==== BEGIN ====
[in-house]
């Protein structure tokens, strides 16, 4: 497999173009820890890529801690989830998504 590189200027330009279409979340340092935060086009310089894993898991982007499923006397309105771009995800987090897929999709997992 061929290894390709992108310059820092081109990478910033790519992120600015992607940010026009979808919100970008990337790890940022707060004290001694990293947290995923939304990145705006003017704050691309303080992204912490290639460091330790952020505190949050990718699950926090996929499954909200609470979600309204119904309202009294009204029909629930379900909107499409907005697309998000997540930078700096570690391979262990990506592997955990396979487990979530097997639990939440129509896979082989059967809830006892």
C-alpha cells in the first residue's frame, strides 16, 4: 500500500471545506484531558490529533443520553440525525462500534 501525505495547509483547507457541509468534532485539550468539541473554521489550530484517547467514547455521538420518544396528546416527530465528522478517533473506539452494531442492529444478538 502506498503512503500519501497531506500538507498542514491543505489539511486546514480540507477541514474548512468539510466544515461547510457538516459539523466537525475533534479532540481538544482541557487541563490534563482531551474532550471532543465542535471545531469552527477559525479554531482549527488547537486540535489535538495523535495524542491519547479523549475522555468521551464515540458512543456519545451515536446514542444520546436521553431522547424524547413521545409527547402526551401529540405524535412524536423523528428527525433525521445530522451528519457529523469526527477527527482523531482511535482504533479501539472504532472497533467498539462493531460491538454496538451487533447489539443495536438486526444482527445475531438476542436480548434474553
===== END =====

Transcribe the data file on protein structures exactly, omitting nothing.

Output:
[in-house]
């Protein structure tokens, strides 16, 4: 497999173009820890890529801690989830998504 590189200027330009279409979340340092935060086009310089894993898991982007499923006397309105771009995800987090897929999709997992 061929290894390709992108310059820092081109990478910033790519992120600015992607940010026009979808919100970008990337790890940022707060004290001694990293947290995923939304990145705006003017704050691309303080992204912490290639460091330790952020505190949050990718699950926090996929499954909200609470979600309204119904309202009294009204029909629930379900909107499409907005697309998000997540930078700096570690391979262990990506592997955990396979487990979530097997639990939440129509896979082989059967809830006892």
C-alpha cells in the first residue's frame, strides 16, 4: 500500500471545506484531558490529533443520553440525525462500534 501525505495547509483547507457541509468534532485539550468539541473554521489550530484517547467514547455521538420518544396528546416527530465528522478517533473506539452494531442492529444478538 502506498503512503500519501497531506500538507498542514491543505489539511486546514480540507477541514474548512468539510466544515461547510457538516459539523466537525475533534479532540481538544482541557487541563490534563482531551474532550471532543465542535471545531469552527477559525479554531482549527488547537486540535489535538495523535495524542491519547479523549475522555468521551464515540458512543456519545451515536446514542444520546436521553431522547424524547413521545409527547402526551401529540405524535412524536423523528428527525433525521445530522451528519457529523469526527477527527482523531482511535482504533479501539472504532472497533467498539462493531460491538454496538451487533447489539443495536438486526444482527445475531438476542436480548434474553